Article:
Five questions to understand airline restrictions on income repatriation

By Maher Hajbi
Posted on Wednesday, 31 August 2022 15:15

Abuja airport, Nigeria © Adam Abubashal/Anadolu Agency via AFP

Slowed down by the soaring price of kerosene and social movements, air traffic is going through a new turbulence zone on the continent due to restrictions on capital transfers.

1 – Why has the repatriation of funds stalled?

International airlines convert revenues made from marketing airline tickets in local currency into dollars to facilitate the transfer of profits to their home countries. While this may look simple on paper, it has been very difficult to achieve this in Africa in recent times. This is due to the restrictions on capital repatriation that some African states – which, faced with an unprecedented foreign exchange reserve crisis are temporarily vetoing any outflow of currency – have recently imposed.

2- Which countries and companies are concerned?

Nigeria is at the heart of this affair, which is shaking the African sky. According to the International Air Transport Association (Iata), Abuja has been syphoning off $465m (€466.3m) of foreign airlines’ cash for several months, including more than $85m belonging to Emirates.

Undermined by “circumstances beyond its control”, the Emirates carrier has decided to “suspend all flights to and from Nigeria, effective 1 September 2022, to mitigate losses and the impact on its operational costs.”

In fact, this embargo on capital repatriation has also been implemented by Zimbabwe ($100m), Algeria ($96m), Eritrea ($79m) and Ethiopia ($75m). Last May, Ethiopian Airlines and Kenya Airways were forced to suspend operations in Malawi due to a lack of cash flow. According to Iata data, nearly $1bn of airline revenue is stranded in 20 countries around the world.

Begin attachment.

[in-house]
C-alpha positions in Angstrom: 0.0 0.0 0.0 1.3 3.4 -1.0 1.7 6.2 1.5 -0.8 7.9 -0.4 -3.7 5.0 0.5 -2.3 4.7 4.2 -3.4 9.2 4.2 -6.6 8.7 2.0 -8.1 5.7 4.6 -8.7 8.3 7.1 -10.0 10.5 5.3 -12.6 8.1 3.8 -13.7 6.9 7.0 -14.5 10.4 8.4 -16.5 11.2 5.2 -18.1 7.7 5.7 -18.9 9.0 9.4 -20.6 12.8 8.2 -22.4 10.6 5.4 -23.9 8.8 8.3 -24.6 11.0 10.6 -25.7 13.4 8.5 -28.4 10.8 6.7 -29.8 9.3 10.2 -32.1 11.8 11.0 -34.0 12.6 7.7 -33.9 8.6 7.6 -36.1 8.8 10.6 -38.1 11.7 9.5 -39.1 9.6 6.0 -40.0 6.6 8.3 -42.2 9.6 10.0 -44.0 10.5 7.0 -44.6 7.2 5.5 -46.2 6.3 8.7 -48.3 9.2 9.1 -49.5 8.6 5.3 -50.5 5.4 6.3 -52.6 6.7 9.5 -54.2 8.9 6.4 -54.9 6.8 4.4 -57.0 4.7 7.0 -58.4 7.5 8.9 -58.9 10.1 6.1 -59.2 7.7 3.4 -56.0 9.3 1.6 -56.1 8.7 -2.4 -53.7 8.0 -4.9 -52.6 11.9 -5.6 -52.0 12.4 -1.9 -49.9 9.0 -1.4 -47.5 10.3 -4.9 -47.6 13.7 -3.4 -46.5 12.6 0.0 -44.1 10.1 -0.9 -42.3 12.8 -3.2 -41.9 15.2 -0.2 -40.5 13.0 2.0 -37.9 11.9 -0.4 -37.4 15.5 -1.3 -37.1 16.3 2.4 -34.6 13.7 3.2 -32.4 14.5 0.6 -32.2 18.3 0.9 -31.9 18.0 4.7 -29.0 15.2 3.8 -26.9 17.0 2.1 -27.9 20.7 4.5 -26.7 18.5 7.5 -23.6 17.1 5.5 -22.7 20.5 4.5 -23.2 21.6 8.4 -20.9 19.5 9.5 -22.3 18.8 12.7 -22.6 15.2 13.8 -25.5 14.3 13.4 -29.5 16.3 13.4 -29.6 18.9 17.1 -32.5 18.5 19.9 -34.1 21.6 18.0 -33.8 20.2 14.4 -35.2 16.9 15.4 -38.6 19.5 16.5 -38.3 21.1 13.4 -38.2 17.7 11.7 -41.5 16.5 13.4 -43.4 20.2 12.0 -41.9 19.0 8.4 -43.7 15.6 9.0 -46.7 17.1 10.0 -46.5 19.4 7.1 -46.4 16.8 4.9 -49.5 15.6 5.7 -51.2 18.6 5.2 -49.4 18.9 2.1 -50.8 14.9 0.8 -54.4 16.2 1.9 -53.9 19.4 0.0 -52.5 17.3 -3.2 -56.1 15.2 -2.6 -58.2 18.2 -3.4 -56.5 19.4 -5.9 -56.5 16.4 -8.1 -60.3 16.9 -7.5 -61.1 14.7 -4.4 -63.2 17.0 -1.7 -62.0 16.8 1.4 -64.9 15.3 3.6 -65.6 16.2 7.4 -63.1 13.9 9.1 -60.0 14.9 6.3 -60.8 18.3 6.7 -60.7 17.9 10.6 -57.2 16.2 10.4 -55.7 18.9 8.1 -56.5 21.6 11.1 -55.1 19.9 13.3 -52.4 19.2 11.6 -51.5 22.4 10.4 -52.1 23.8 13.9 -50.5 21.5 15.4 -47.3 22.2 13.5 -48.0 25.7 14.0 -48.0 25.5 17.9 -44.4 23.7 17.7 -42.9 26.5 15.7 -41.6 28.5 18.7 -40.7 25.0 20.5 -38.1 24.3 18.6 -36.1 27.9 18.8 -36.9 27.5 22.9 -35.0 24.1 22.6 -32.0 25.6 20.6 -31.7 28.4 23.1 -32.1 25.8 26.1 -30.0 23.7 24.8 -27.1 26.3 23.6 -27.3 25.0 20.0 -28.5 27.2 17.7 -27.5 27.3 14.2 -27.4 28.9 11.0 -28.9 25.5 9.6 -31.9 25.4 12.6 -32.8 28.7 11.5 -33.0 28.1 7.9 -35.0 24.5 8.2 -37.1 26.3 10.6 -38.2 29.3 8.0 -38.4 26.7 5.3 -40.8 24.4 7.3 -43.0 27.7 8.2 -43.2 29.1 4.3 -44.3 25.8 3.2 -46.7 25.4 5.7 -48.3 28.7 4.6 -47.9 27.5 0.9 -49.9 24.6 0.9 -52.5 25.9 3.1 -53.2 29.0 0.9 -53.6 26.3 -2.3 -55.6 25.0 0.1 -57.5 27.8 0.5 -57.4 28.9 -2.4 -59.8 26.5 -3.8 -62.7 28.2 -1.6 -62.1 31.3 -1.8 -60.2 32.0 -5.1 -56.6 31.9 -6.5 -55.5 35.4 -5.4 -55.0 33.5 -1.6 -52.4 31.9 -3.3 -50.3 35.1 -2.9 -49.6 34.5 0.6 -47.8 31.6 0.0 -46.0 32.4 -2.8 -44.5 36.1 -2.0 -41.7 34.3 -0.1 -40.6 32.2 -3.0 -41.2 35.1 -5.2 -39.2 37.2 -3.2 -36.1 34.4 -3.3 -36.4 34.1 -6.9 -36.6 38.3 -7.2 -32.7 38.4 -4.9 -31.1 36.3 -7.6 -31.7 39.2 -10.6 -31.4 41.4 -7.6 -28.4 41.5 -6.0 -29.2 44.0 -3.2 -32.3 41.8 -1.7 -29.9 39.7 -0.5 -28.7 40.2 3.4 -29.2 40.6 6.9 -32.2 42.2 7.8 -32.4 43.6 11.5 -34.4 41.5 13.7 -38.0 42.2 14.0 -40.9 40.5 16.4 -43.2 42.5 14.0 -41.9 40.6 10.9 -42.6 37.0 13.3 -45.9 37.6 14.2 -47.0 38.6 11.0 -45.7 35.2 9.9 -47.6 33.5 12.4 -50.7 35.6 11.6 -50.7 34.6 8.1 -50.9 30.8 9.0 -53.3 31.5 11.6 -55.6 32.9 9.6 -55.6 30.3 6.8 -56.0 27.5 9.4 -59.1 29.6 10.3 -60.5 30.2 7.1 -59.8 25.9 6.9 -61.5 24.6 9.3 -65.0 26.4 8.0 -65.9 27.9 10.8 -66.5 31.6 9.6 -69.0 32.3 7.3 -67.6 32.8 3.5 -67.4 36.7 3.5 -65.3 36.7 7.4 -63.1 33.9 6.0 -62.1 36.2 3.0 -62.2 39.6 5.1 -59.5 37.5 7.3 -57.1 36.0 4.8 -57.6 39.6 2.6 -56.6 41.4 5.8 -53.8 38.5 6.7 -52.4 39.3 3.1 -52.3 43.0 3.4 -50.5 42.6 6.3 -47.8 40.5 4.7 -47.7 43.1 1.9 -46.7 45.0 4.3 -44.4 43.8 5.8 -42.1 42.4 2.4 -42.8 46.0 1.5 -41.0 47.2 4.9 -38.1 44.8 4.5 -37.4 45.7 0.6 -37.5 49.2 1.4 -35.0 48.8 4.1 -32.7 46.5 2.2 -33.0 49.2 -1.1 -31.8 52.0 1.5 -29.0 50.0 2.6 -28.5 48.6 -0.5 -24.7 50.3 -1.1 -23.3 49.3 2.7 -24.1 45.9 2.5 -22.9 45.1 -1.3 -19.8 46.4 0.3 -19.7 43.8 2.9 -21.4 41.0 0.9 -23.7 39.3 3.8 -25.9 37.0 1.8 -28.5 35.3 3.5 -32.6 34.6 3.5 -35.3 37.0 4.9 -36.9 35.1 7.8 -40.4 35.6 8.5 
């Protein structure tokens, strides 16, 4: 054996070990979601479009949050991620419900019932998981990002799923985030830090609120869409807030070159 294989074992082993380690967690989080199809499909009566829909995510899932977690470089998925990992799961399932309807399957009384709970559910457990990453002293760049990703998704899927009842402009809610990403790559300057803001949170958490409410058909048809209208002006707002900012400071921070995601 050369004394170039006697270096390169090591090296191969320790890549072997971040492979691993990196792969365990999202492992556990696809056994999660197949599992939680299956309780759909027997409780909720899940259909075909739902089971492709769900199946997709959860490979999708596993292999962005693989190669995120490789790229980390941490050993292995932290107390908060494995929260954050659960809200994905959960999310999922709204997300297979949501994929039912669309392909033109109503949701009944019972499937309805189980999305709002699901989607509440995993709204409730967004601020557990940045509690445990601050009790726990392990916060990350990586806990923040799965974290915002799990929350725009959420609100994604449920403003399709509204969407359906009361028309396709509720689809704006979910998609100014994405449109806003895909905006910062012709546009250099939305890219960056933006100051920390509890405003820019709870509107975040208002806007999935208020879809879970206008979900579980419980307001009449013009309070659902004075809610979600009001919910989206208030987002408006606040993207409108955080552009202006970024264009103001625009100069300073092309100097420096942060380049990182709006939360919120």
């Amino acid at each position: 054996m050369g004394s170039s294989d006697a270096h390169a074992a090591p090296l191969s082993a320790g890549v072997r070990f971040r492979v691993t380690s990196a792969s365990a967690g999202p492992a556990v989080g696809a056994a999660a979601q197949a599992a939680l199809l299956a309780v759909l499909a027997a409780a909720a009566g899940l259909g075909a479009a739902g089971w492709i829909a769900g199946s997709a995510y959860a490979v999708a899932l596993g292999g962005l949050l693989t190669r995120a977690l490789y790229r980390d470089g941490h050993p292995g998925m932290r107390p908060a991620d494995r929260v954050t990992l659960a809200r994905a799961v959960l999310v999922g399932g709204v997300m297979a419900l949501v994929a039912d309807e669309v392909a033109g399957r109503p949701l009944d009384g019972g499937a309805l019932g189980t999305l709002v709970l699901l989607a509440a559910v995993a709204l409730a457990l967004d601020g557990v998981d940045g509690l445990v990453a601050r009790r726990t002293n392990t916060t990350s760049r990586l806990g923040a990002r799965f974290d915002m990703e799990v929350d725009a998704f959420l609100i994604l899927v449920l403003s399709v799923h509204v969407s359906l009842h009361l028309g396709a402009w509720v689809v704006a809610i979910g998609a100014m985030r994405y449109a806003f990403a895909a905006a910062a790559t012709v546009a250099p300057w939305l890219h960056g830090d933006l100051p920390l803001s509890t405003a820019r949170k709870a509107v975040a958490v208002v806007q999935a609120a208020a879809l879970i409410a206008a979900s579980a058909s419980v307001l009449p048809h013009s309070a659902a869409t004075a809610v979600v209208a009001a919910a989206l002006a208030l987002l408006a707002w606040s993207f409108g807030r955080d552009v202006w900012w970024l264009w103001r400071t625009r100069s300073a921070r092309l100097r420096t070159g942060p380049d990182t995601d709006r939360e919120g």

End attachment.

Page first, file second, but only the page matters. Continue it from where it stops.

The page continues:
3- What is Iata’s position?

“Disappointed”, the International Air Transport Association renewed its warnings, following those from last June, so that blocked funds could be repatriated to the central banks of the countries concerned.

On Twitter, Iata is firm: “Air carriers will not be able to operate flights unless they are in possession of the revenue from ticket sales.”

In this tense context, the organisation also deplores the impact of the embargo on remittances. “The loss of links is damaging to the economy, investor confidence, and has an impact on jobs and people’s lives,” says Iata, for whom Abuja must give special priority to release capital to prevent the situation from becoming worse.

4- Is there a risk of sanctions?

“No,” a manager of an African airline, whose Paris office he heads, told us. “The amounts in question are not contentious enough to lead to legal recourse,” says the air transport specialist, who finds it difficult to see Nigeria or the countries affected by the freeze on international carriers’ revenues being sanctioned.

According to our official, “Iata, the only body that regulates the airline sector, can only play a mediation role between airlines and states”.

Without legal mechanisms to force a country to repatriate capital, the International Air Transport Association intervenes to defend the interests of airlines. This situation is reminiscent of the previous crises between Emirates and Angola (in 2017) and between Air France, Lufthansa and numerous airlines and Venezuela (in 2012), which, affected at the time by a serious economic crisis, blocked a sum of $4.1bn.

5- What are the scenarios for a rapid exit from the crisis?

In a statement to CNN, Hadi Sirika, the Nigerian minister of aviation, reaffirmed Nigeria’s “capacity, willingness and fairness” to resolve such disputes.

A few days later, the Central Bank of Nigeria (CBN) released on 26 August the sum of $265m – while the total funds held in the country amount to $465m – to alleviate the crisis and prevent international airlines from deserting the Lagos and Abuja airports.

For now, the Dubai-based airline, which promised to “reassess” its decision “in case of positive developments regarding the blocked cash”, has not yet made a decision.

For his part, our air transport specialist, who believes that “a compromise will always end up taking place for this type of procedural blockage”, sees it as “an act of goodwill” likely to “unblock the situation”, despite the risk of recurrence.

Kamil Al-Awadhi, Iata’s regional vice president for Africa and the Middle East, said that “other states that block the repatriation of foreign airline profits are encouraged to follow Nigeria’s example and release the revenues they withhold.” Otherwise, “airlines cannot afford to serve these countries”.

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